There’s no single, right way to structure a movie plot. However, Hollywood executives have gotten addicted to certain format. So if you want to impress them, you’re best strategy is to give them what they want. Many successful script writers have reverse engineered the formula by breaking down existing movies, and a few of them have been gracious enough to share their findings. I’ve studied them all and have been frustrated by each of them. They all leave key bits of information out, which makes them feel like pieces of a treasure map. So I laid them all out, side by side and compared them. Then I studied popular movies to fill in the gaps. The result is the outline below. This outline isn’t meant to be followed 100%. This is just a baseline. As you fill in the key points, you can flesh out the spaces between them and even push the plot forward or backward a little bit.
The A-story is the hero’s external quest to achieve the goal that’s most important to him, such as: saving the world, saving his home, getting rich, paying off a debt, escaping a dangerous place, getting back home, etc. The B-story is the love story or the hero’s secondary quest to overcome an internal character flaw.
A beat is a series of events that usually fit in one scene, is one minute long, and equals one page of a screenplay. For every beat that’s longer than one minute, another beat must be equally shorter. The sequence of a beat goes like this:
Set up a situation with a goal. Put a conflict between the hero and their goal. The hero reacts to the conflict and tries to overcome it. This produces an outcome. Typically, the hero meets a person. They have tense conversation or a fight, which the hero either succeeds or fails to overcome. If the hero succeeds, something good happens to him in the next beat. If he fails, something bad happens to him. If he wins in one of the major conflict beats, his success tends to be a false victory. He wins the battle, but it backfires and sets him back worse than he was before, which raises the stakes and lowers his hope of succeeding at his ultimate goal.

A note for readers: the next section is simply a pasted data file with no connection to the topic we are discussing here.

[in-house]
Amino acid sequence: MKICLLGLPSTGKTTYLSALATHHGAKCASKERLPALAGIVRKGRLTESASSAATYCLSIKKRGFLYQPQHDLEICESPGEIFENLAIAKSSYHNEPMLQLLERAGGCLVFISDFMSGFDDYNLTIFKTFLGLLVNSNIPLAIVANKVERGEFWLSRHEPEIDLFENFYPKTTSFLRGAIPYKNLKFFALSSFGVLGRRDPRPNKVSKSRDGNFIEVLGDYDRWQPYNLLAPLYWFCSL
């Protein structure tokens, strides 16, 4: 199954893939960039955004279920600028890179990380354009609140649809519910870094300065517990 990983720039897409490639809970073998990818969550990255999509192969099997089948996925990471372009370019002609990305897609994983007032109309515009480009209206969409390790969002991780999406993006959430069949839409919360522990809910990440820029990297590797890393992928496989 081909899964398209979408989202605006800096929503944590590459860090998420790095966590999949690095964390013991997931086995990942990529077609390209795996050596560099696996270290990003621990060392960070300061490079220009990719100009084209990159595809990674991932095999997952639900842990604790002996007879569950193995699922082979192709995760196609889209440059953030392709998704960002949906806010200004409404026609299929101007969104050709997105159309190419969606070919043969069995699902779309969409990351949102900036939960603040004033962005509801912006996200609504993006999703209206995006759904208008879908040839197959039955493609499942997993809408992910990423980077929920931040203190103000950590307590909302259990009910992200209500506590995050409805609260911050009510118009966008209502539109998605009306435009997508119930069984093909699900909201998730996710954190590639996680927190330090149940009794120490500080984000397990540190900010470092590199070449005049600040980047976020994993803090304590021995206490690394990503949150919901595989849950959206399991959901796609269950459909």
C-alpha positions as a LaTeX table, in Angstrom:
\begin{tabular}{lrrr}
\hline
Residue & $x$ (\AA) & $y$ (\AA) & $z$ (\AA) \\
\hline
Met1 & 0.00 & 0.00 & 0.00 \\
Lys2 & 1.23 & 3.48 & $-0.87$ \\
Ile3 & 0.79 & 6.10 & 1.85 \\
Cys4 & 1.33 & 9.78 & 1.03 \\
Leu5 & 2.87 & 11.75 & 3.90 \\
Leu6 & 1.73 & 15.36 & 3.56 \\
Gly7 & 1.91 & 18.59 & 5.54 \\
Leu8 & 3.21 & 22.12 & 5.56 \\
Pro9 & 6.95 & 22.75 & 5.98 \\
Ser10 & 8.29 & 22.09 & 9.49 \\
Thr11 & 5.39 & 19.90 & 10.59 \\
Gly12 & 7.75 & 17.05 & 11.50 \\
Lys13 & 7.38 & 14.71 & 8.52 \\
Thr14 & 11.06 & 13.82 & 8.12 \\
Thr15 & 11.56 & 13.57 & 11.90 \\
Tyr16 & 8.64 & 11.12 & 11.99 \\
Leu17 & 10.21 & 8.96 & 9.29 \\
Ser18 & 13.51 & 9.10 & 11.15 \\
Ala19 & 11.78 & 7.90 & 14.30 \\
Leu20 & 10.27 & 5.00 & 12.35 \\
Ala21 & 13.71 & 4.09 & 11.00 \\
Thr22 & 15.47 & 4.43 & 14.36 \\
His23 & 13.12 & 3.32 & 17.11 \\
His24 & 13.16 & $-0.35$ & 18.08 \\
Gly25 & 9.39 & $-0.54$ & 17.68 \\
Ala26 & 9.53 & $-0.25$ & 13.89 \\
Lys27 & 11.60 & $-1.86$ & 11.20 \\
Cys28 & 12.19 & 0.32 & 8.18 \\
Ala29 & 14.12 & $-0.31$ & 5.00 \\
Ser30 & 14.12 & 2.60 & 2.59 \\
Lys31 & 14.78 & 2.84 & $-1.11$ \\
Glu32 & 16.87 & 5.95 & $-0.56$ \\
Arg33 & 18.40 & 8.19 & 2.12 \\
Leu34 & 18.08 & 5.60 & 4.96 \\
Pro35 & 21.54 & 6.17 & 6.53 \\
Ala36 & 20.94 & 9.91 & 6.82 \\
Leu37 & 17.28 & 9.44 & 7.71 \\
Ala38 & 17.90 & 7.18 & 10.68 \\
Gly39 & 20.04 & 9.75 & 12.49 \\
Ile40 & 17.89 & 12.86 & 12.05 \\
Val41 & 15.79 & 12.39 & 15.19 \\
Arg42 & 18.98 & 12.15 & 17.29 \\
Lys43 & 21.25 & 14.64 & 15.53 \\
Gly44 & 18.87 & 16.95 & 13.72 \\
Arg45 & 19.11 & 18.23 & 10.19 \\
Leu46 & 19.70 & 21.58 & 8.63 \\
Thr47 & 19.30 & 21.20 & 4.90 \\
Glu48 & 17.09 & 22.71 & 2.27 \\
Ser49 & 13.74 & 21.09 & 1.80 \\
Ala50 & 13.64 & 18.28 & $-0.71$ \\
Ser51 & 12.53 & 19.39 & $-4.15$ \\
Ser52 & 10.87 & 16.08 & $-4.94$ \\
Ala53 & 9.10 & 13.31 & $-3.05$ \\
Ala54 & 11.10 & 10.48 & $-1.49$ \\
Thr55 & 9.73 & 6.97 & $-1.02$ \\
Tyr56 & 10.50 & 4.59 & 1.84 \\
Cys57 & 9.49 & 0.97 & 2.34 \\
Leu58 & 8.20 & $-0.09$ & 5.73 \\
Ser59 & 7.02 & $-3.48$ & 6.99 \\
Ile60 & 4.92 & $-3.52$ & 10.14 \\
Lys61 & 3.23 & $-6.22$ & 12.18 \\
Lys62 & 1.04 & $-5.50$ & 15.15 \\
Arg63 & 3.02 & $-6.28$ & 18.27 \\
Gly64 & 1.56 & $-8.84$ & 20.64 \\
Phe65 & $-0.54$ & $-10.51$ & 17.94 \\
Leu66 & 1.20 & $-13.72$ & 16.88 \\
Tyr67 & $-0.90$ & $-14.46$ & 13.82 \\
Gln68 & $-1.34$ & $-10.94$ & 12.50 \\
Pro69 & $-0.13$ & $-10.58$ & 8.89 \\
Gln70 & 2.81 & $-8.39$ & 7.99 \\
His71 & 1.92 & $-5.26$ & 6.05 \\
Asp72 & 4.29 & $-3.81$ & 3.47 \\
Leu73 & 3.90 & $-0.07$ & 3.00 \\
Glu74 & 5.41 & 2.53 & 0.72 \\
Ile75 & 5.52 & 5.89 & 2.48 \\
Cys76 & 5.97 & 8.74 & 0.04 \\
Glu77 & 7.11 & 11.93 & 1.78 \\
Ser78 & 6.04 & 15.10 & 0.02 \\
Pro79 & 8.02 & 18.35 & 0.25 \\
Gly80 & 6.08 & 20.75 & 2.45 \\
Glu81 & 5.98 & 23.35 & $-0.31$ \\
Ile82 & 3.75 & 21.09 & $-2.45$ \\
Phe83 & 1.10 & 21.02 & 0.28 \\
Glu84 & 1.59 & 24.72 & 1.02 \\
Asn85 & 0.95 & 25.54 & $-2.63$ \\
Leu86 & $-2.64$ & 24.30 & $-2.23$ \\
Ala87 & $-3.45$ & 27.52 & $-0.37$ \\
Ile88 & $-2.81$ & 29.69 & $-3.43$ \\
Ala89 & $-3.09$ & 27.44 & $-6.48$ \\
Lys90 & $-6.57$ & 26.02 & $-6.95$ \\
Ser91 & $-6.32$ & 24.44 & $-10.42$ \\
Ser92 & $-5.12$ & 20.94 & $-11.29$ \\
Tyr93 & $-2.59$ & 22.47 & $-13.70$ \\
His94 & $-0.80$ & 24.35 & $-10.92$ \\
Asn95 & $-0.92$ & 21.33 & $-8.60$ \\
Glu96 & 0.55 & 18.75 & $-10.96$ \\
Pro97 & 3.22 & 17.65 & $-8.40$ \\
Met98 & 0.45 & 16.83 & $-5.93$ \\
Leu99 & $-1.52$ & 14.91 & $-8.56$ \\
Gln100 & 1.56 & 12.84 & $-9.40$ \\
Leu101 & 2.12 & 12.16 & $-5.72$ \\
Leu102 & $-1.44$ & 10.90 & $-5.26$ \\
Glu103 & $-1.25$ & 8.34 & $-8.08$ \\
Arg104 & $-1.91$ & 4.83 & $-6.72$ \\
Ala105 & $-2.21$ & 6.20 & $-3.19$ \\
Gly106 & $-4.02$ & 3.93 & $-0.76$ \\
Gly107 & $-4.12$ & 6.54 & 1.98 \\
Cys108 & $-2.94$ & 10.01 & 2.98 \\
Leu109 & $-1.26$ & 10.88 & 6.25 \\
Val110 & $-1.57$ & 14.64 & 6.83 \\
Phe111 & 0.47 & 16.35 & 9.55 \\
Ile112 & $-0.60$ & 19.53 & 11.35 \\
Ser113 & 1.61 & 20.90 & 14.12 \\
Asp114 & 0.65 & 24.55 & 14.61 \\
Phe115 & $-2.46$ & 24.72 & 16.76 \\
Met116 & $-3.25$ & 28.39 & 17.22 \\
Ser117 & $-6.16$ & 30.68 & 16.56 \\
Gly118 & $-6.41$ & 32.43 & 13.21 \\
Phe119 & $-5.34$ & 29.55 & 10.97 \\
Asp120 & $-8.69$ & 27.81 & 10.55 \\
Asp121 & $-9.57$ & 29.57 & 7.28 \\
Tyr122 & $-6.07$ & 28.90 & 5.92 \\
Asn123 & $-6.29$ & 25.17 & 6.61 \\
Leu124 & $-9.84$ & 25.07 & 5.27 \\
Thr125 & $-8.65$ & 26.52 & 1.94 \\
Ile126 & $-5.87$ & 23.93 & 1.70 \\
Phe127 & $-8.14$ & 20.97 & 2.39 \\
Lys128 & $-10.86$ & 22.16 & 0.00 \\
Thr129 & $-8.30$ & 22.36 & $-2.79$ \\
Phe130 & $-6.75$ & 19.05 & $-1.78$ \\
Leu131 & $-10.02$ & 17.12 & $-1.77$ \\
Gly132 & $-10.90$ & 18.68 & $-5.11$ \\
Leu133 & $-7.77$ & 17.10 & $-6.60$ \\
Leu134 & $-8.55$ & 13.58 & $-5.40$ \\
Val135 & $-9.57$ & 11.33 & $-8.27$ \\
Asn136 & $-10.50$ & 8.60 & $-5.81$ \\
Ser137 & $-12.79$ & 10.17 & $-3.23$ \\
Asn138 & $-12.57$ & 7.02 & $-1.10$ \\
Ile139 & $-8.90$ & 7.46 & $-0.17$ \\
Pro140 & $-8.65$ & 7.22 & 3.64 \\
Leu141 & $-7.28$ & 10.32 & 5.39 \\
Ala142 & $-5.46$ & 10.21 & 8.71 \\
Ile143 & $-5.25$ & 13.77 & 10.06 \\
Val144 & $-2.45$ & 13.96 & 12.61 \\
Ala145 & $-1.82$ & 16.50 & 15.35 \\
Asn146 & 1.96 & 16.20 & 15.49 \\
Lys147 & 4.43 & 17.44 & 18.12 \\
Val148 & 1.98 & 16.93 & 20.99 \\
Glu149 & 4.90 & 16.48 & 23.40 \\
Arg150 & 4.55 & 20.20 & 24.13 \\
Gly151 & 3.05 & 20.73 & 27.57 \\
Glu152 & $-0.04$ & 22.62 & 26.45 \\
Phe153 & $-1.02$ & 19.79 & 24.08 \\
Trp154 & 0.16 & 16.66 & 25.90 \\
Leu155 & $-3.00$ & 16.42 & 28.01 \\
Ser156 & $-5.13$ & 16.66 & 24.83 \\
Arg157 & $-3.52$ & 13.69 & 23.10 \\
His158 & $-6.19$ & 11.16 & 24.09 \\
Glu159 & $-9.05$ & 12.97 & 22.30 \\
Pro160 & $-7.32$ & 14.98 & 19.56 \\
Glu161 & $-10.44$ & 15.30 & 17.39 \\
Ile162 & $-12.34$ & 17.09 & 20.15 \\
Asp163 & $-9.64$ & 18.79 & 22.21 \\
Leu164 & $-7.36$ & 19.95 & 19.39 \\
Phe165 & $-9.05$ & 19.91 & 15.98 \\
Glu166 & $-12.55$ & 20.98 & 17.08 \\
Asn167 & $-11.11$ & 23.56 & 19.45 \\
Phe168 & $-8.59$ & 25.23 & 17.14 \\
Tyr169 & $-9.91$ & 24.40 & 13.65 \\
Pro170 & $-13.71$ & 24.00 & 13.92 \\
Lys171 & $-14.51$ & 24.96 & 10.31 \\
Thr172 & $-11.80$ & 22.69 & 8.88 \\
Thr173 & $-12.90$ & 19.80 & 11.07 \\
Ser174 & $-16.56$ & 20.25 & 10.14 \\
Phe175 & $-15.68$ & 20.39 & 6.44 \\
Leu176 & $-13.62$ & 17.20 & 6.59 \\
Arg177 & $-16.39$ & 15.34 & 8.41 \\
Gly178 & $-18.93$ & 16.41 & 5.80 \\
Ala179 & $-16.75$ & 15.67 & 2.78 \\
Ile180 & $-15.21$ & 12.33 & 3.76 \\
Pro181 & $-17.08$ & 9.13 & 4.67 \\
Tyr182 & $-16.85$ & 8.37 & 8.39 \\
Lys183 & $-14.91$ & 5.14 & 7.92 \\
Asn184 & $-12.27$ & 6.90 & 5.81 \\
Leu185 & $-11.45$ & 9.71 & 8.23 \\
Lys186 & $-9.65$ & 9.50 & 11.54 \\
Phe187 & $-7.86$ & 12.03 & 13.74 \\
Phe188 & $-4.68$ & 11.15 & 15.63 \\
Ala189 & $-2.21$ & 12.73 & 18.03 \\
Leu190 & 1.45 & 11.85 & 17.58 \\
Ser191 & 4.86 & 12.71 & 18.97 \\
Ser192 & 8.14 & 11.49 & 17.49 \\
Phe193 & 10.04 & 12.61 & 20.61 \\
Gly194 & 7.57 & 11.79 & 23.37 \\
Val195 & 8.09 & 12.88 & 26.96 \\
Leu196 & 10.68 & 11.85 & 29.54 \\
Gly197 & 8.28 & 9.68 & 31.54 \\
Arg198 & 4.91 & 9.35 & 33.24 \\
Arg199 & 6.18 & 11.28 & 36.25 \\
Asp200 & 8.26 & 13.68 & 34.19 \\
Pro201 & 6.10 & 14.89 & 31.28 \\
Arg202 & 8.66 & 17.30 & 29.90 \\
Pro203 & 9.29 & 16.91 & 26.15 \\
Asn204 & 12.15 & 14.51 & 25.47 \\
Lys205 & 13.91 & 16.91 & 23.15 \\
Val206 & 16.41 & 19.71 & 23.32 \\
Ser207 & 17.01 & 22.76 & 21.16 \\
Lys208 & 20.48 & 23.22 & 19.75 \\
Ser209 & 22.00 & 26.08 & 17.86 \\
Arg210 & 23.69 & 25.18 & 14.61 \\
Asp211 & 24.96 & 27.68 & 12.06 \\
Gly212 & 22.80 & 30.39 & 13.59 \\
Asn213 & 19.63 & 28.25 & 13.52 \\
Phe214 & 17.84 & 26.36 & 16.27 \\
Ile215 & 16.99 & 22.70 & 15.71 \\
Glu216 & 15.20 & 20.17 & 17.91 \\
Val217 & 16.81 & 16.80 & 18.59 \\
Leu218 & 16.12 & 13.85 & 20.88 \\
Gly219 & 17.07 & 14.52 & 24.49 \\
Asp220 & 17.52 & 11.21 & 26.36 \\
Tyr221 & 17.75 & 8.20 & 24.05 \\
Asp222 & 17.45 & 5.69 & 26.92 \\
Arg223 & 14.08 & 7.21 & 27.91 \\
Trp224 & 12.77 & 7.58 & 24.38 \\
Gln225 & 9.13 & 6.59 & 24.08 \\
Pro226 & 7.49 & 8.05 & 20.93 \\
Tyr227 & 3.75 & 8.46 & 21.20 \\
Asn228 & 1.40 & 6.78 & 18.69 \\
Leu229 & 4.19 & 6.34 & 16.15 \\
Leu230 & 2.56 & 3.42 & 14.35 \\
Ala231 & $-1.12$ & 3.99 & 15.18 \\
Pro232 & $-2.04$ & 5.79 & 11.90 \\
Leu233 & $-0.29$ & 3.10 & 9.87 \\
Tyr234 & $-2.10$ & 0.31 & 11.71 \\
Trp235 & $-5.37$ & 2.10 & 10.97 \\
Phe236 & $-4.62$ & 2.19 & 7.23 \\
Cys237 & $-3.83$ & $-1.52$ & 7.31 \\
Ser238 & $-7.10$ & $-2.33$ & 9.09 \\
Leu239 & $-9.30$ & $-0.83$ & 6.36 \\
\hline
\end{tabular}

The beat chains on the right are suggestions for how you can fill in the blank beats between major conflicts and points of no return. You don’t have to follow them exactly, but a hero’s actions will only be believable and relatable if you show or state the hero’s goal, the conditions of achieving the goal, and his plan to fulfill the conditions. You also need to show or state his motivation. This means the stakes. If he succeeds, something good him will happen that’s important to him. If he fails, something bad will happen. In other words, either his wildest dream or worst nightmare will come true.
As the hero works towards fulfilling the conditions of his quest, he will constantly run into setbacks that will change the conditions of completing his goal. Then he’ll have to identify the new conditions, debate going forward and make a new plan. Each time he encounters a setback, the stakes get raised and his chances of success get lower until all hope is lost. The hero’s successes are rarely luck. They happen when the hero uses his signature strength. His failures are rarely luck as well. They happen when the hero uses his signature flaw. So the plot is driven more by the hero’s flaws than his strengths. If he was perfect, there would be no story to tell. The hero resolves his signature flaw through the course of the B-story. It’s only by accomplishing that goal, which he probably didn’t even know he had, can he accomplish his ultimate goal in the A-story.
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